If you have ever asked your phone for directions, or the weather, you have become a user in the Internet of Things. What does that mean to you, and me? Just this. Technology has upended everything from the way we shop to how we invest our money. And while that hurts established companies who are unwilling or unable to adapt their business models, it’s created incredible opportunities for savvy entrepreneurs.
Take a look at some of the new trends, most of which aren’t really all that new, but have actually become more mainstream. Our children will be living in a much different world than ours. If we want to keep up, these are some things we need to pay attention to.
Artificial Intelligence or The IOT(Internet of Things)
If you’ve ever used an Amazon Echo or Google Home to check the weather or order a pizza, you’ve been using artificial intelligence, which Stanford University defines as “the science and engineering of making intelligent machines, especially intelligent computer programs.” Do you have a step tracking device? Welcome to the IOT. Internet of things. Things that talk to other things are IOT’s.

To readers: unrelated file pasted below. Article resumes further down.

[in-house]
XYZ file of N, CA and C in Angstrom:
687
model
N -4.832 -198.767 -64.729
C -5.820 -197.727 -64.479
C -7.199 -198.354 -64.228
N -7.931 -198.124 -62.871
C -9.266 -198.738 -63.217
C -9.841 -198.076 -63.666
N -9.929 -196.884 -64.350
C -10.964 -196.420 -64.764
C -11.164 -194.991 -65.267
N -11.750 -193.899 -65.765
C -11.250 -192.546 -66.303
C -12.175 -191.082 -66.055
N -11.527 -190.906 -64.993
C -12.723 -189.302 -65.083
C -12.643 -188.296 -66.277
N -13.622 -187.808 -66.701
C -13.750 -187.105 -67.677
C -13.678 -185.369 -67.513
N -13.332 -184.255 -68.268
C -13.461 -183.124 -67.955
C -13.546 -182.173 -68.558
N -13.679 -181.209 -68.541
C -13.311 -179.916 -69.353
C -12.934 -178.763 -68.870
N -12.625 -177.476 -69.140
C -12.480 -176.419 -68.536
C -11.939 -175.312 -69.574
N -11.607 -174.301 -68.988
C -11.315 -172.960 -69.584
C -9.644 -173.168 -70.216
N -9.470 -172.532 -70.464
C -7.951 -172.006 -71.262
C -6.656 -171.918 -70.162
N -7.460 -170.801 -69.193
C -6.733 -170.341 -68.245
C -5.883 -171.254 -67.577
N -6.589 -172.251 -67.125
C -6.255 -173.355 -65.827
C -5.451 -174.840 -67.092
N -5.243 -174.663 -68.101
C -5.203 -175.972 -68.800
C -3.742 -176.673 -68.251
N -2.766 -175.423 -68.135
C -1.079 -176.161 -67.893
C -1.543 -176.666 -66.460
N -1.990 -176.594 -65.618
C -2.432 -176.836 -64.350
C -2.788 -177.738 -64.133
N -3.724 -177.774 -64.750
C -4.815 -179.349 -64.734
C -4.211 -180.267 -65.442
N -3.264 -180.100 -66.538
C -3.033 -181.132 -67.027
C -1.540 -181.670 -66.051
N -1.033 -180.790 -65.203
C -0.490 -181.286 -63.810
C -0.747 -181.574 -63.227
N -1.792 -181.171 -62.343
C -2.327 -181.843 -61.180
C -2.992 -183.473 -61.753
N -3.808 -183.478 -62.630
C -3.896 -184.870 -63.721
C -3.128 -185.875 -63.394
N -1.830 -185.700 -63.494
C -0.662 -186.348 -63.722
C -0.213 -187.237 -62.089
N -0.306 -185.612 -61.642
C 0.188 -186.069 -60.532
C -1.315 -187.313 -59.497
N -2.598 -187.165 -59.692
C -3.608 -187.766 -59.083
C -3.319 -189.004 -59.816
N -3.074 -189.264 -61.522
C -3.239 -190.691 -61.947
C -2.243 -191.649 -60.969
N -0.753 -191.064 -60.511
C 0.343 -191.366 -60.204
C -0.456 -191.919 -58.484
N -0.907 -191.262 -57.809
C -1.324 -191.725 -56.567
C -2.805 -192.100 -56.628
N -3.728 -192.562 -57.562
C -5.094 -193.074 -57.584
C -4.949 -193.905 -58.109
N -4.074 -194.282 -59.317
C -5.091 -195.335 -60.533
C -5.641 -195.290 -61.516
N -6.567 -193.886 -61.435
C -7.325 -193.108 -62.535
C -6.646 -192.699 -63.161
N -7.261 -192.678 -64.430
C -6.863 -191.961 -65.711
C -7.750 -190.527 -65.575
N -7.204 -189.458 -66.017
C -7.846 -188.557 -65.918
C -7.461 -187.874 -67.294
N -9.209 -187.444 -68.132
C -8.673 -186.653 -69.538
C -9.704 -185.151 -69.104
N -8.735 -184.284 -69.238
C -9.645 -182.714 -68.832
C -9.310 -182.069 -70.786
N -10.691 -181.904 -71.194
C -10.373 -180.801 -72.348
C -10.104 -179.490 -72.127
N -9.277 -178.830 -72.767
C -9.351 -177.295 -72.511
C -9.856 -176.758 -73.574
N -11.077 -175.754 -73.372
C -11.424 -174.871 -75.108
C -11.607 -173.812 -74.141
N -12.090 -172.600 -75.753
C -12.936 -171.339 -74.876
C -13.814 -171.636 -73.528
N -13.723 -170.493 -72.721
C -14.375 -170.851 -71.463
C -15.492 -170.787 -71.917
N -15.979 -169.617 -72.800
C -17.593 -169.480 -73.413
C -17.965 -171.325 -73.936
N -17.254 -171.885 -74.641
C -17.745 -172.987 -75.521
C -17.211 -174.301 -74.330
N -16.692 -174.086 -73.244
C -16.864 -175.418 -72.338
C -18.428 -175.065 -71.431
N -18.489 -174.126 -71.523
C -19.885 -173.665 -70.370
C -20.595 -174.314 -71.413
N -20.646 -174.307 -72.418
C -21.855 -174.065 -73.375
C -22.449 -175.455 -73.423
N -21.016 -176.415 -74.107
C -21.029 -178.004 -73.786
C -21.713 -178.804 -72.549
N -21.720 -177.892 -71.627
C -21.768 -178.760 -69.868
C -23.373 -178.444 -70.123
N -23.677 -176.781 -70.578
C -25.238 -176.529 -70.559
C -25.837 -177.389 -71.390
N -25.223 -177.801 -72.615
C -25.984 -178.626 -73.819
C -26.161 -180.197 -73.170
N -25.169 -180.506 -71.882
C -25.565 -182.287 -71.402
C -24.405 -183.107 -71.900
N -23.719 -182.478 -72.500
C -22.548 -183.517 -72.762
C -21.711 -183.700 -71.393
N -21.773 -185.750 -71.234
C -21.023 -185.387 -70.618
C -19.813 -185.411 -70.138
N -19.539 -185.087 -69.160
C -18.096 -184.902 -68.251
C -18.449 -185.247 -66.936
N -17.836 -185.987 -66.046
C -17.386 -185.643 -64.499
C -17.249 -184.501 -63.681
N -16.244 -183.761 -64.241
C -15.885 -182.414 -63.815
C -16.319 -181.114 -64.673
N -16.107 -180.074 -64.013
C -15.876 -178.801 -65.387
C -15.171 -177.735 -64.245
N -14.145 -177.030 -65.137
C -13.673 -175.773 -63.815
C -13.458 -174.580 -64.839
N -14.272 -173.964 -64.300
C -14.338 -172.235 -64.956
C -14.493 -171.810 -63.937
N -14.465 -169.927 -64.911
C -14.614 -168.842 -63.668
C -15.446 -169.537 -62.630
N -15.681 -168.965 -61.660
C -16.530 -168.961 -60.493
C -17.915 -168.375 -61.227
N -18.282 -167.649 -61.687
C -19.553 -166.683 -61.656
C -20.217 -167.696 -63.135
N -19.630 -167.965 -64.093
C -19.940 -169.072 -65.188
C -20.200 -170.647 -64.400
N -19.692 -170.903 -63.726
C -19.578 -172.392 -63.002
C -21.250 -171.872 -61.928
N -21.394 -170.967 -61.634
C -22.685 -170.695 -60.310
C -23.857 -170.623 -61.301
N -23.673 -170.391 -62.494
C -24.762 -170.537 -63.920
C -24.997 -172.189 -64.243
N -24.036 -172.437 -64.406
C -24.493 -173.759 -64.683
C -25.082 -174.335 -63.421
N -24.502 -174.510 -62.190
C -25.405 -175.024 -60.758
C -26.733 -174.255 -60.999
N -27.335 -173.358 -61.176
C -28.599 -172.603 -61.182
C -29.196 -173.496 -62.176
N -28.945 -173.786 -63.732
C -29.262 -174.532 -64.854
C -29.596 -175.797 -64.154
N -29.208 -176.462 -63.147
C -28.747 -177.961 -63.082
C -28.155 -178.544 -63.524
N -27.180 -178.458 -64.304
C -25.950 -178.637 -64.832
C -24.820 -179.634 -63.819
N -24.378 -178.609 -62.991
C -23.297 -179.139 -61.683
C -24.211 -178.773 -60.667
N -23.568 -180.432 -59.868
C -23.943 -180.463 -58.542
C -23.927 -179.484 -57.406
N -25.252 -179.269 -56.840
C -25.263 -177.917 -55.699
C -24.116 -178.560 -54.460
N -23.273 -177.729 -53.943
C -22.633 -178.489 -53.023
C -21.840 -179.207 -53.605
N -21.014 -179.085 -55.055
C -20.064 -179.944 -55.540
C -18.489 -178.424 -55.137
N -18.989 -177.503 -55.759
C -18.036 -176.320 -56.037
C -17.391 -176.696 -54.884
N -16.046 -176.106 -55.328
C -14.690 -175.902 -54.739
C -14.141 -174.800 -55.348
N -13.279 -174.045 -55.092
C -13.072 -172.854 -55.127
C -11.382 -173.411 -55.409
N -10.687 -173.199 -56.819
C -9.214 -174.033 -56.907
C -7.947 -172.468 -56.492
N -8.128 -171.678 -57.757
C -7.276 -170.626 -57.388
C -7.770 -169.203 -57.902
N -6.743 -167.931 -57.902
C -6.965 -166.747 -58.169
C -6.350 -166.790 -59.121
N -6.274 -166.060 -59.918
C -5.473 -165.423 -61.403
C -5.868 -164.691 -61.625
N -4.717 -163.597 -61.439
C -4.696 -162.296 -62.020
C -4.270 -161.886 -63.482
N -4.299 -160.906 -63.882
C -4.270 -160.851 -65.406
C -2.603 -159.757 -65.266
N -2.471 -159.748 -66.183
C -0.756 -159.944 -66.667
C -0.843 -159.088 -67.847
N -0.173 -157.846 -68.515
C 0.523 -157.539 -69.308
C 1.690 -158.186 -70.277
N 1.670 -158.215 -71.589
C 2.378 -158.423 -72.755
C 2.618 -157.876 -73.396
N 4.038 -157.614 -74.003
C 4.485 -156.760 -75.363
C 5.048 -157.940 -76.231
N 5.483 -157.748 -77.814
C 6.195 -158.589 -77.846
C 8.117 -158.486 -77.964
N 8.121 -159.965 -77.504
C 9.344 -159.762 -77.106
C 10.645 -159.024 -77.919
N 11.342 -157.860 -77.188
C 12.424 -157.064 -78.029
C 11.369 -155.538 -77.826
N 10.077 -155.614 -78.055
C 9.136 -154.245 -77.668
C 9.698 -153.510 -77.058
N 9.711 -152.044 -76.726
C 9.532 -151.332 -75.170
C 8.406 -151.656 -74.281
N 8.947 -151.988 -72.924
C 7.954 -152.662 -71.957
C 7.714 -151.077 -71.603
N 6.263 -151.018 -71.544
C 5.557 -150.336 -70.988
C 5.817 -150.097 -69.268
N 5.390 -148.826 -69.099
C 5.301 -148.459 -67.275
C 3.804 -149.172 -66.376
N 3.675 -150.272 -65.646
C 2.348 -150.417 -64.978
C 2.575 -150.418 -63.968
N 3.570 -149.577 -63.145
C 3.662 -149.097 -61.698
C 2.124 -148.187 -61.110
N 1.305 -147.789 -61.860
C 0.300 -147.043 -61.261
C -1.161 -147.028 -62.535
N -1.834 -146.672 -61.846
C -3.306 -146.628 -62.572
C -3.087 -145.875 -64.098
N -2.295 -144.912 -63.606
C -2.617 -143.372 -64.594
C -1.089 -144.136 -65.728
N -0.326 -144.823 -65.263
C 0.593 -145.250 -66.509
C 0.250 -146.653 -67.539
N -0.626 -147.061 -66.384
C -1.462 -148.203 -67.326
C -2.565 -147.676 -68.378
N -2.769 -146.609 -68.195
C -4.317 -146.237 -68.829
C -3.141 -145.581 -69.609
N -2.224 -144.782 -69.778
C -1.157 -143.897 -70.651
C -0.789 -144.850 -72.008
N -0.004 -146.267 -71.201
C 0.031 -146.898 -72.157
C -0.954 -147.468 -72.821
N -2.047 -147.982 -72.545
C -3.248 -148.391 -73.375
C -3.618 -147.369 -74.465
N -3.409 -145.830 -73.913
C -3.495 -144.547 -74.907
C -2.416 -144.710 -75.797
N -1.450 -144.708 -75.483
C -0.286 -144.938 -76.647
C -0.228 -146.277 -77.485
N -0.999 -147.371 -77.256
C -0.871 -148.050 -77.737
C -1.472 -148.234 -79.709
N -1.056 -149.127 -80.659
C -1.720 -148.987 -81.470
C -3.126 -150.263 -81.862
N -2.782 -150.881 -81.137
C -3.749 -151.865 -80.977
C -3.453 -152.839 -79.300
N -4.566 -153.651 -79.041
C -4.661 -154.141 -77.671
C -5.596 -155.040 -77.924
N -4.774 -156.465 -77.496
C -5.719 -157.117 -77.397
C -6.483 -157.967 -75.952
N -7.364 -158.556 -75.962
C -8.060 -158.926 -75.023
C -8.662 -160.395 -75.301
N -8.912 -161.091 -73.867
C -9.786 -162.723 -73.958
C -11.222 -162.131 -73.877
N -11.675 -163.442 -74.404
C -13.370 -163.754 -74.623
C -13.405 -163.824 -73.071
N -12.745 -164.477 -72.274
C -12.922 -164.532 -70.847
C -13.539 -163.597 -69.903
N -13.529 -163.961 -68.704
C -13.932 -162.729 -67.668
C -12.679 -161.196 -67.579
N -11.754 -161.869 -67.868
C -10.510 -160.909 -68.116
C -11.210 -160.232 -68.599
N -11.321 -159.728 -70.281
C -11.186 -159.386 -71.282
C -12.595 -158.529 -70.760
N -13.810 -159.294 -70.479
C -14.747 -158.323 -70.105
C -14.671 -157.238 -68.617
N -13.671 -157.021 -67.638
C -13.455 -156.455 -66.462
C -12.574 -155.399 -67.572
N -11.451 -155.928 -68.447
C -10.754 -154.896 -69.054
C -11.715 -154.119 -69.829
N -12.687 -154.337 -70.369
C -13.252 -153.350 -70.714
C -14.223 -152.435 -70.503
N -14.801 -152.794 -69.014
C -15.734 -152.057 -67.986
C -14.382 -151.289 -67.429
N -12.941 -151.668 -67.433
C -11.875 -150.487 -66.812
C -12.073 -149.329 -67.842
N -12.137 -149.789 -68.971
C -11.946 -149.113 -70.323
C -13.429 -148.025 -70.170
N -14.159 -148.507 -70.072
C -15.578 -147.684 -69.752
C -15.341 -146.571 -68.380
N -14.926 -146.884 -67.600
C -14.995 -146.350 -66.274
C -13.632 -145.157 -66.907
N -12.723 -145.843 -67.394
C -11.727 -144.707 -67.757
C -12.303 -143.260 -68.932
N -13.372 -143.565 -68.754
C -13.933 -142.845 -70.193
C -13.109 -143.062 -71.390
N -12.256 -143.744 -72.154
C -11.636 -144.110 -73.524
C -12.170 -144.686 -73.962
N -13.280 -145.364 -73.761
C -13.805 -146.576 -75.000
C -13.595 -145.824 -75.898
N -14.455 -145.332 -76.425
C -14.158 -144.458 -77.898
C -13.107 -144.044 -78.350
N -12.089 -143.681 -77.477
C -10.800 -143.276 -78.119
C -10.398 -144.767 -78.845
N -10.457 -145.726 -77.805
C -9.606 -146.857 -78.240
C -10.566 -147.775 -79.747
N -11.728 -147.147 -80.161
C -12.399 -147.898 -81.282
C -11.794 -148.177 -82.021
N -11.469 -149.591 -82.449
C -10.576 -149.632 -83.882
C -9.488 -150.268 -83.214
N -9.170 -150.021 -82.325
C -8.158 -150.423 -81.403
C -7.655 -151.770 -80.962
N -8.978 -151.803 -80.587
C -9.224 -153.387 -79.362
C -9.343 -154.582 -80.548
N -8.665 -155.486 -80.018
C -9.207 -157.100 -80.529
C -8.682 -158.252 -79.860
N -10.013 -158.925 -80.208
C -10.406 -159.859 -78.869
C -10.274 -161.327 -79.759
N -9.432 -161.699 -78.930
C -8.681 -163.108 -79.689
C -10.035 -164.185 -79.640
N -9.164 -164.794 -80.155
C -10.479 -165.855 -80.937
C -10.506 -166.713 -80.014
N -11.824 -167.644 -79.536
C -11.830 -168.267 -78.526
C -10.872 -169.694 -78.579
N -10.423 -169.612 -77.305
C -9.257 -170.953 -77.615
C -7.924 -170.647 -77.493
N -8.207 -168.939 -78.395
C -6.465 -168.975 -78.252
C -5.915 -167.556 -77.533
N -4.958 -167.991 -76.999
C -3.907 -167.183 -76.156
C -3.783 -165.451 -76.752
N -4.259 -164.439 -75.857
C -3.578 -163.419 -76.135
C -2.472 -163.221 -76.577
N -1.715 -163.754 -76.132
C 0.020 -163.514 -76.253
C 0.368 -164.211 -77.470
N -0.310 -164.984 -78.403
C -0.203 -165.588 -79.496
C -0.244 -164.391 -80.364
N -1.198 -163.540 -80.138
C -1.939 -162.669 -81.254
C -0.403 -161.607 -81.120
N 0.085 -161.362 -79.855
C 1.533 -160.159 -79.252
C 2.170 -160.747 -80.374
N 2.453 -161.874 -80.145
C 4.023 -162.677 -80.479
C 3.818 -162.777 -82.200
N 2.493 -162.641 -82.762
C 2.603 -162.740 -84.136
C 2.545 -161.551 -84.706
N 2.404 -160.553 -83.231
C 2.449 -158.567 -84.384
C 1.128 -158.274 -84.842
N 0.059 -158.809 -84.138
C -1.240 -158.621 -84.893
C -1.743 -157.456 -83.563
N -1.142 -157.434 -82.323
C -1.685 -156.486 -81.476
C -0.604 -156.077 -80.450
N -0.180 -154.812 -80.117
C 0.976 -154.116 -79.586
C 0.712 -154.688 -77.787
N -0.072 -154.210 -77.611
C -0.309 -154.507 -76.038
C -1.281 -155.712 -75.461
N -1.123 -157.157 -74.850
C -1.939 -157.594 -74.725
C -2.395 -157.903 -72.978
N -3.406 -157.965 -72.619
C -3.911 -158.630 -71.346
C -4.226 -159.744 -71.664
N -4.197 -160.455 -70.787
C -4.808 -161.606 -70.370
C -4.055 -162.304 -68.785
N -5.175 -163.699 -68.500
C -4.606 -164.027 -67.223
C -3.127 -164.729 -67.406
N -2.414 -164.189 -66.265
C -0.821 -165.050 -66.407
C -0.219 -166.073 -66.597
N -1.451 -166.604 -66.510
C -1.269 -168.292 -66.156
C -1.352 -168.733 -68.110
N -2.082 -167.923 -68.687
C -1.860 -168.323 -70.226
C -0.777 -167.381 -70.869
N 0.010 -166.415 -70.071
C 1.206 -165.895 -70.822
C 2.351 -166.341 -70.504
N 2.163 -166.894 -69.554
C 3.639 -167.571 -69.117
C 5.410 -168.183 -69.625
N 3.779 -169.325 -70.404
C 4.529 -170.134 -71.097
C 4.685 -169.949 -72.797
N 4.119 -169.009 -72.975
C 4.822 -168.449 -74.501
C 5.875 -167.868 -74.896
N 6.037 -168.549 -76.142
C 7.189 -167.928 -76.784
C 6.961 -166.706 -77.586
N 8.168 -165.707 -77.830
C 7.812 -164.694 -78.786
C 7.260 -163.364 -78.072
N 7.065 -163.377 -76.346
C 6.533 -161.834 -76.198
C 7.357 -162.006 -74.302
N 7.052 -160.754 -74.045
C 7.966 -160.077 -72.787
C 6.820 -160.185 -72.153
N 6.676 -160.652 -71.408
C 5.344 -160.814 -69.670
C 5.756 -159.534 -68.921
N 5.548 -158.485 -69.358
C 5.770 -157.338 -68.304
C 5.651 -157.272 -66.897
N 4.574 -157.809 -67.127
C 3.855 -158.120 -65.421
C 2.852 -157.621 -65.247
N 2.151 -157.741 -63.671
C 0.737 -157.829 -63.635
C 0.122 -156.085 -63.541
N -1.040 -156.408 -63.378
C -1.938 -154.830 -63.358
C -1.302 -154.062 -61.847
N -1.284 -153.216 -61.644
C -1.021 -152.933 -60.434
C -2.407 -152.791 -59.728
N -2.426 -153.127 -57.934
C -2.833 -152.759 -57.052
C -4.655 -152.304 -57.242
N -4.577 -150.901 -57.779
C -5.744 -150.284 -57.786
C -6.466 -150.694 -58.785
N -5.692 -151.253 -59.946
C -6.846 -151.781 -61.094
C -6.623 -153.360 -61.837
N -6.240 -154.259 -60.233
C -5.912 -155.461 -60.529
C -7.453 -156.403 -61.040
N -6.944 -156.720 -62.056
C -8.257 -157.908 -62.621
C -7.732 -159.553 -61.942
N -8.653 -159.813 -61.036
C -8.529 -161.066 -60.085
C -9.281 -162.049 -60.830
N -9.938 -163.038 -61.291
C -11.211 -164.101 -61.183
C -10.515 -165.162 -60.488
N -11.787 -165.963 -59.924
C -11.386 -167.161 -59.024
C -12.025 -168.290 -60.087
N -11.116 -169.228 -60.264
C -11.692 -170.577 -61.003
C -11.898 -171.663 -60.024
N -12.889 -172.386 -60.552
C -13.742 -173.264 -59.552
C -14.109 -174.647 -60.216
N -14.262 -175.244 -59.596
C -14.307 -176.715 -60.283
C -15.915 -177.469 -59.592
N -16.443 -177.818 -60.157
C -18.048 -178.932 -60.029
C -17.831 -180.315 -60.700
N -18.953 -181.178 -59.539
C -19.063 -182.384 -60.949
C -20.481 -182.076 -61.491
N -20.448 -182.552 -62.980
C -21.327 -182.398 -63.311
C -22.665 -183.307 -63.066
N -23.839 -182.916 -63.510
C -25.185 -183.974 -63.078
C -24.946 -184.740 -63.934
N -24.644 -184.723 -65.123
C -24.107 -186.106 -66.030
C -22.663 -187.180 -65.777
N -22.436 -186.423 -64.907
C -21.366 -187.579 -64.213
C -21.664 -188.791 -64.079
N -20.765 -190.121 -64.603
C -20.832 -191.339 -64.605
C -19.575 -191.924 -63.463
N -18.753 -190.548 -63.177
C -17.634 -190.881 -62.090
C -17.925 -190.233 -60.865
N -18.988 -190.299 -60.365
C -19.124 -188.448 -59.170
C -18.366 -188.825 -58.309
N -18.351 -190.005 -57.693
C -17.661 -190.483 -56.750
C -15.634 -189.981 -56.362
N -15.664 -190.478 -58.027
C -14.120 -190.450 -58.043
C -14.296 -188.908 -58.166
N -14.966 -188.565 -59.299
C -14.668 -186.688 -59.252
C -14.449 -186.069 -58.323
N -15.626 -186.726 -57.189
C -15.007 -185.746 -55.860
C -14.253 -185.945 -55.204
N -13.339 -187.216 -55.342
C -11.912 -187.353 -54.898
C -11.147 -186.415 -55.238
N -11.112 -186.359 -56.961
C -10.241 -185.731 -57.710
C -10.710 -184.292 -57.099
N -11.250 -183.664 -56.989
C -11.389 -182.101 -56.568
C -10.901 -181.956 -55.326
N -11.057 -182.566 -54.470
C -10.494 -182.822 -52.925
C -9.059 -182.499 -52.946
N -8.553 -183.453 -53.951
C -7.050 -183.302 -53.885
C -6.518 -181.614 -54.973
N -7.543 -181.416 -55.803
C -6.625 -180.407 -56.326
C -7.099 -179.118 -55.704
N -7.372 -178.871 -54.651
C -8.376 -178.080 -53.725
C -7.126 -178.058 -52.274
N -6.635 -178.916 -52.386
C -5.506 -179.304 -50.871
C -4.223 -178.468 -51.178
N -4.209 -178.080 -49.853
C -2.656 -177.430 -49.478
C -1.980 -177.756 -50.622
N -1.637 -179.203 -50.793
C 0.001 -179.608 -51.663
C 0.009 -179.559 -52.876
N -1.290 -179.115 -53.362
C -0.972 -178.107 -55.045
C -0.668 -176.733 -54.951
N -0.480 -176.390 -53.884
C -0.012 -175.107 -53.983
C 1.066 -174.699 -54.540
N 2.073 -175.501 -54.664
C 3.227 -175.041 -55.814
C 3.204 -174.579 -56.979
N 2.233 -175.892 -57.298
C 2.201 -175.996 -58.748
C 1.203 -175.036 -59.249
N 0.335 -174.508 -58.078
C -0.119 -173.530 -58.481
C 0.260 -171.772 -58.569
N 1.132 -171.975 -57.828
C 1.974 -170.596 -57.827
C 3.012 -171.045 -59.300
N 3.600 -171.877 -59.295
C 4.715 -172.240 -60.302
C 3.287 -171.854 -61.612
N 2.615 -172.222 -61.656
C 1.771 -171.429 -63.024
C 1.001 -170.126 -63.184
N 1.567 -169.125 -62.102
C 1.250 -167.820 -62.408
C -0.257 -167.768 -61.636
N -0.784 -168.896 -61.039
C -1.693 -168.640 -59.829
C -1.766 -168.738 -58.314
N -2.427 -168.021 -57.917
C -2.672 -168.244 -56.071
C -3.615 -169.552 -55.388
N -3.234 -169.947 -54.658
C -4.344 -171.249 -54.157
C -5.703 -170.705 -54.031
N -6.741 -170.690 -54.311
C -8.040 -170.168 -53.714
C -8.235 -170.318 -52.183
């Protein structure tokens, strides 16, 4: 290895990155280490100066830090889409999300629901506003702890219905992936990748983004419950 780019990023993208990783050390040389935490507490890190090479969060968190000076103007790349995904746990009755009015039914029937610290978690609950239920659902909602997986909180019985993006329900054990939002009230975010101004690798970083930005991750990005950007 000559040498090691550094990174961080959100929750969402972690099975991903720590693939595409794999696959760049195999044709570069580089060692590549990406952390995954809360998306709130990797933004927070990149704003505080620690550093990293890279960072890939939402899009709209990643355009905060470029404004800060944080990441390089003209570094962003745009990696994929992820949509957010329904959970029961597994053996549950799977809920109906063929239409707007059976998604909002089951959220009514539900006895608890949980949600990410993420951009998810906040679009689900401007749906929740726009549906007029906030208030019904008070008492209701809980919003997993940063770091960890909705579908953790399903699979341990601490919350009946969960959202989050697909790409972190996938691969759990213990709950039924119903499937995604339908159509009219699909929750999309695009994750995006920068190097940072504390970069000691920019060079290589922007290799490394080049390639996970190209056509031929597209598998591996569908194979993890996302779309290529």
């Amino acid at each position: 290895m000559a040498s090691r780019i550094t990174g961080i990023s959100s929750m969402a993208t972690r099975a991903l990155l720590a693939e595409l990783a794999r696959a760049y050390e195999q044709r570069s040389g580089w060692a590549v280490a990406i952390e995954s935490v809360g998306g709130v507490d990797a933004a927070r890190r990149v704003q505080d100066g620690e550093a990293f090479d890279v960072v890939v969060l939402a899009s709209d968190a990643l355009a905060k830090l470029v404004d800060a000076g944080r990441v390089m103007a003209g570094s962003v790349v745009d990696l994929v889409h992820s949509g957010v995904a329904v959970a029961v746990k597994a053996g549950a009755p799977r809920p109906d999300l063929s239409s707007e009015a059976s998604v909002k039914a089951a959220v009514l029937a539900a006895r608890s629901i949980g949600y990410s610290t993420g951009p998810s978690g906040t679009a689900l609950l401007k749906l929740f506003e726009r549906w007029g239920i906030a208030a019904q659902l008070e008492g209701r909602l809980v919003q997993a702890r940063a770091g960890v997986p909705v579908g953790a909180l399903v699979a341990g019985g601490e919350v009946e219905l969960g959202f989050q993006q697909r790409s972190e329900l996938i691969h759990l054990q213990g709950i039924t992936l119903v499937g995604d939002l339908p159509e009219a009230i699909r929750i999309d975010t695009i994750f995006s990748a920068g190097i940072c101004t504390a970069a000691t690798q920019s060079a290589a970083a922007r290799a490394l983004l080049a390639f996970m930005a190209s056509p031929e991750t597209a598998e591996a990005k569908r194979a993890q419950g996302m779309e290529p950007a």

It’s a hot sector with tons of growth potential. According to the BLS, demand for operations research analysts, who may develop artificial intelligence systems and related programs, is expected to grow almost 30% from 2018 to 2024, which is currently higher than the 7% average for all occupations.
Love playing video games? Even if you don’t, or you think games are for kids, it’s a seriously grown-up industry — expected to reach $20.3 billion in U.S. revenues by 2020, Venture Beat reported. With the popularity of Twitch with 1.9 million streamers all using the platform for income, it’s a growth industry.
Another growth area within video gaming includes in-app purchases and micro-transactions that let users enhance their gaming experience in popular games. In-game branding and advertising opportunities as well as mobile apps that turning gamers who prefer the computer or console-based experience into mobile gamers too.
Software as a service
If you’ve ever ordered from Seamless or GrubHub, talked to a colleague on Slack, or sent or saved a document through Dropbox, you’ve been giving business to a “software-as-a-service” company, also known as SaaS. Perhaps the best-known SaaS firm is Salesforce.com, which is worth about $62 billion.
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